The Bruins took a two-goal lead early in the second period, again on the power play, this time a 4-on-3 with Zdeno Chara, Tim Connolly and Henrik Tallinder in the box. Krejci and Recchi were the culprits again, this time switched around as Krejci used the extra space to pick apart the Sabres triangle defense with a cross through the slot to Recchi on Miller’s doorstep for the pop in goal at 1:01.
The Sabres got one back in second period when an aggressive forecheck led to a couple snap passes to Patrick Kaleta wide open in front of Rask. Kaleta flipped it up and Rask had no chance to make it a 2-1 game at 6:34. The strike was Kaleta’s first of the series.
The teams traded goals within a minute of each other midway through the third period. The first was scored by Krejci on a snap shot to the side of Miller’s crease after receiving the puck from behind the goal line at 7:18. Former Boston College product Nathan Gerbe kept Buffalo’s playoff dream alive by bringing the Sabres back within a goal at 7:40 for his first career playoff strike.
Miroslav Satan got the goal back at 14:49 with his second of the playoffs when he beat Miller off a centering pass from Dennis Wideman that deflected off Milan Lucic as he passed through the crease. Thomas Vanek then brought the Sabres back yet again as Buffalo operated for the last two minutes with an empty net. He beat Rask at 18:47 to push the action to the final seconds of the game.
David Krejci — Opened the scoring with a tip goal passed Miller and put the helped on the second with a zip pass to set up Recchi. He added the game-winner in the third to cap his three-point night.
Mark Recchi — The veteran forward registered his 75th career postseason assist in the first period and scored his third goal of the series in the second. The strike was the 53rd of his playoff career.
Milan Lucic — Got two big assists in the third period for his first playoff points of the year in the Bruins biggest game of the year.
Turning Point — Krejci’s second goal of the game gave the Bruins a cushion that would prove essential as Gerbe brought the Sabres back within a goal 22-seconds later. The puck was pushed from behind the goal line by Milan Lucic to Krejci on the elbow of Miller’s crease for the snap shot goal at 7:18. Gerbe’s goal was unassisted after taking the puck off the half wall and turning with a whipcord to go far side on Rask to keep the Sabres playoff hopes alive.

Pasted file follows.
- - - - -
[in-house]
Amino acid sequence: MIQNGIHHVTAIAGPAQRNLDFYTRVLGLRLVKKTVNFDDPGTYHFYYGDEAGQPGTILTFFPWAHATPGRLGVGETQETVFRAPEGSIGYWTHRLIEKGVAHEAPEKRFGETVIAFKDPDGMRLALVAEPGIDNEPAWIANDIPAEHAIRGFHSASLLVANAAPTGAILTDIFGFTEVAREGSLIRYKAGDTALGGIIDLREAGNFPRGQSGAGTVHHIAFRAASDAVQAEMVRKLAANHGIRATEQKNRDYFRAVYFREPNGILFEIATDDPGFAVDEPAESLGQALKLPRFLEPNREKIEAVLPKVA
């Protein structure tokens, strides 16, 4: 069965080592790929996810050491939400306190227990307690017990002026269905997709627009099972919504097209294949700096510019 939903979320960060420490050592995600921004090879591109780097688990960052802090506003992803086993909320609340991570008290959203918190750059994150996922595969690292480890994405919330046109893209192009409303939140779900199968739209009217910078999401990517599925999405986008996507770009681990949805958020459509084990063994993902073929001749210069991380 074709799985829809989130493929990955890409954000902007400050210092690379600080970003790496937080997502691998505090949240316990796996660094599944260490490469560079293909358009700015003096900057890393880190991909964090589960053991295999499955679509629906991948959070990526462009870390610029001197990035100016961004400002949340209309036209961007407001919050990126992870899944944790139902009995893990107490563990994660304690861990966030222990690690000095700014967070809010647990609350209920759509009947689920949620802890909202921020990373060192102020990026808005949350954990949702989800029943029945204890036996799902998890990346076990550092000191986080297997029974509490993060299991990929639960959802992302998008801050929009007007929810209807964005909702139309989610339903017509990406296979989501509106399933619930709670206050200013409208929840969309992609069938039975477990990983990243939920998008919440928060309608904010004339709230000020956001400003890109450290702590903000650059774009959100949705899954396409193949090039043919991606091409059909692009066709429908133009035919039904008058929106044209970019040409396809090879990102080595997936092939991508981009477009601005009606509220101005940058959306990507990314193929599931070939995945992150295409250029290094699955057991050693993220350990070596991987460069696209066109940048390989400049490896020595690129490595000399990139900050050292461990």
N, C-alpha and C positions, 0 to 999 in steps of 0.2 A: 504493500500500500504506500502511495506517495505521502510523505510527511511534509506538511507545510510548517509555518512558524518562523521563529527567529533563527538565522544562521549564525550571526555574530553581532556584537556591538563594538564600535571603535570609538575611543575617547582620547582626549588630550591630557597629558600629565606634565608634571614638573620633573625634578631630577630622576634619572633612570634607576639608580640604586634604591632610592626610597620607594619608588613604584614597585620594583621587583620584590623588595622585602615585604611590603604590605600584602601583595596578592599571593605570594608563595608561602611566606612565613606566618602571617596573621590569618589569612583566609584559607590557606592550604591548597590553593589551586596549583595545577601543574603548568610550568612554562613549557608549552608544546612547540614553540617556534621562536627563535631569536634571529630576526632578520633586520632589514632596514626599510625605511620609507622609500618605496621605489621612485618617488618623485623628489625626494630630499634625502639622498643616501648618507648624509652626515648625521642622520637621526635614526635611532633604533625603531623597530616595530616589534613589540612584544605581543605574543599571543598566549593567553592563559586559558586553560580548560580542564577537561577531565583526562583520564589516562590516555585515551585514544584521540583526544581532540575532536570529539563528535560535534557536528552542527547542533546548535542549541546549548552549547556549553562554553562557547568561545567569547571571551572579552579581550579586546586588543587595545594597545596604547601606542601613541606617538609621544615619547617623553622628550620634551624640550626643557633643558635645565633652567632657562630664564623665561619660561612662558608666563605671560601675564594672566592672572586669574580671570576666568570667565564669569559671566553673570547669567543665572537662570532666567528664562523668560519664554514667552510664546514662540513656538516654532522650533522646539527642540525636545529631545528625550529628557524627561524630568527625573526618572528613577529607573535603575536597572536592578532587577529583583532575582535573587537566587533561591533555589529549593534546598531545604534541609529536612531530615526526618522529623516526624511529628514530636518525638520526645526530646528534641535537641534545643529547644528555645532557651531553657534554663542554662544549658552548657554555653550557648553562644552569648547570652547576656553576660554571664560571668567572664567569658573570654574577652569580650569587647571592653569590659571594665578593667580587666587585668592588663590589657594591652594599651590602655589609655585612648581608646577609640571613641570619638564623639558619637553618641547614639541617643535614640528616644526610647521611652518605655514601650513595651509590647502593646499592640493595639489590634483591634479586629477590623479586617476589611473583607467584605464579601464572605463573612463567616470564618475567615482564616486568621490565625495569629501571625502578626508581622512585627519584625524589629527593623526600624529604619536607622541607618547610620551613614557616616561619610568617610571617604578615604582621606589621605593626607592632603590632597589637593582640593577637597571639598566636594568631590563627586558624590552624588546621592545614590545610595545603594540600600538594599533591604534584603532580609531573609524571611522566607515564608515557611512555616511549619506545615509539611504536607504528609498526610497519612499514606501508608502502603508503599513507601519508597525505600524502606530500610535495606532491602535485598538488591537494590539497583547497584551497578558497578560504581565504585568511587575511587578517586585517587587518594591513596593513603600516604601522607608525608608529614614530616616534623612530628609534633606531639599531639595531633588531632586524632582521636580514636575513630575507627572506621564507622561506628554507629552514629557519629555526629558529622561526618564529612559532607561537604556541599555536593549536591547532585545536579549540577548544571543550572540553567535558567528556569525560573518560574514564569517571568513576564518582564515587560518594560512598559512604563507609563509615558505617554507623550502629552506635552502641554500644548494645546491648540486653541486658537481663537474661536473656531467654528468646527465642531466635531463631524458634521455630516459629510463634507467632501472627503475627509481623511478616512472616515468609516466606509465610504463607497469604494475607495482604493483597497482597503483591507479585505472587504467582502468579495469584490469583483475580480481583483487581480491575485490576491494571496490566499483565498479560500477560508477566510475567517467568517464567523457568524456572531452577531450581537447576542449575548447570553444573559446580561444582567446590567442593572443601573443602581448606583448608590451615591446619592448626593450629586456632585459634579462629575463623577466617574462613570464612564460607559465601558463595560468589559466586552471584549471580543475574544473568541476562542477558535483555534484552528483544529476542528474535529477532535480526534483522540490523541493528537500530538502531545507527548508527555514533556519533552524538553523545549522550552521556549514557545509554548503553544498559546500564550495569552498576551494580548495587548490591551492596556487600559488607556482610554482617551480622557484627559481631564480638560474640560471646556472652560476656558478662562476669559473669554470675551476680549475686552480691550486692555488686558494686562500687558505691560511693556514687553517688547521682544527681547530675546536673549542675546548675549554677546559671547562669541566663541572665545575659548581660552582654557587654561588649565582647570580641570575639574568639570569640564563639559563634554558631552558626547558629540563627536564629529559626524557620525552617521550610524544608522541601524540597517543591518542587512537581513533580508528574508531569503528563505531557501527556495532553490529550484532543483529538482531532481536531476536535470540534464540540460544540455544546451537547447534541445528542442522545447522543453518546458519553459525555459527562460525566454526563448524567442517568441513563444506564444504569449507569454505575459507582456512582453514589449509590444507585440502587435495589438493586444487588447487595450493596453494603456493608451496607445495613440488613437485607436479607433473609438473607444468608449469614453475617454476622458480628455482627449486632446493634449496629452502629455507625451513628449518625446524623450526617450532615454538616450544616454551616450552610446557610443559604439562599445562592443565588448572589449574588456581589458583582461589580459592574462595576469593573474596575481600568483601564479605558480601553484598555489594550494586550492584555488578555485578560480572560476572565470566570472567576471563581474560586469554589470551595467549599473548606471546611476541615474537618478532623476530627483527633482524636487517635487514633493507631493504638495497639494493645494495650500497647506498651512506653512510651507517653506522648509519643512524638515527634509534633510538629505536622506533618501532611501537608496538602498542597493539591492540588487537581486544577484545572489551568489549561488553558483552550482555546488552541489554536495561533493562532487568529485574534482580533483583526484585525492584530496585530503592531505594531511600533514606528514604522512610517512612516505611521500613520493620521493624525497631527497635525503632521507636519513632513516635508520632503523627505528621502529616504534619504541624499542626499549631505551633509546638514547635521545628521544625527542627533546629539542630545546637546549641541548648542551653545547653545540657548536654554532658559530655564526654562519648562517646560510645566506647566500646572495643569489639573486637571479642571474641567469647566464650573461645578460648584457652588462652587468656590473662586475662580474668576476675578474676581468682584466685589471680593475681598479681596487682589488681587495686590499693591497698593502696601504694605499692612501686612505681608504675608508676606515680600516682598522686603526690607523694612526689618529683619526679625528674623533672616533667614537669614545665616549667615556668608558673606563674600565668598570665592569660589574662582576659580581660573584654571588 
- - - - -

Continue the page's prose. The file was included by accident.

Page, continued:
Key Play — Satan’s goal sealed it as he crashed the net to put a Dennis Wideman centering pass into the net at 14:41 of the third. Lucic had cleared the way for the puck as he passed through the crease moments before and deflected the pass slightly to earn the primary assist on the play, his second of the period.
|Minor tweaks on line for Game 6||04.25.10 at 1:36 pm ET|
Sabres head coach Lindy Ruff made some tweaks to his lineup before Game 5 that ended up working out well for Buffalo. To the bench went Raffi Torres, who has yet to score a goal for the Sabres after being a deadline acquisition with the express intent of providing some scoring pop. Up came Cody McCormick and former Boston College star Nathan Gerbe and Ruff put them on a line with Paul Gaustad in Game 5 to good results.
The Bruins probably do not need to do something as drastic as a roster move the likes of bringing Gerbe up from Portland but Sunday’s practice at TD Garden did give a different look from what has been seen in this series.
Coach Claude Julien flipped Marco Sturm back to his old line with Patrice Bergeron and Mark Recchi while Milan Lucic join Miroslav Satan and David Krejci. It is the third line change of the series for Lucic after riding the wing with Krejci and on the fourth line with Steve Begin and Daniel Paille.
“I think, obviously, playing with new guys, I haven’t played up to my potential or the caliber of hockey that I know I can play,” Lucic said. “Maybe third time’s a charm. Third different line in the playoffs but hopefully they can get me going and I think I would like to find a way to get myself going with more of an edge, for sure. If I do play with an edge I am helping out the team a lot more and so I just got to do whatever I can to find it in me.”
Julien said not to think too much into the new lines. He is right. Monday will be Game 88 of the Bruins’ season through the regular season and playoffs. Just about everybody on the team has played with everybody else so there should not be a great adjustment.
“There is not much to talk about as far as those guys have played together before. We’ve moved guys around all year. There is not a ton of reasons behind it. I just felt that it was time to try that out for today and we will see what we have tomorrow,” Julien said.
Sturm is the latest of the Bruins so-called scoring forwards to go completely absent from the goal column. He has had one goal and one assist since March 11, with the goal coming in the last game of the season against the Capitals.
“I was trying to get involved a bit more and be aggressive. We had some good battles in their end and I think it was better,” Sturm said. “I know where I am going to be and I he is going to be on the puck and Recchi, like I played it in the past. Relax and have fun.”
It is now time for the daily update on Marc Savard.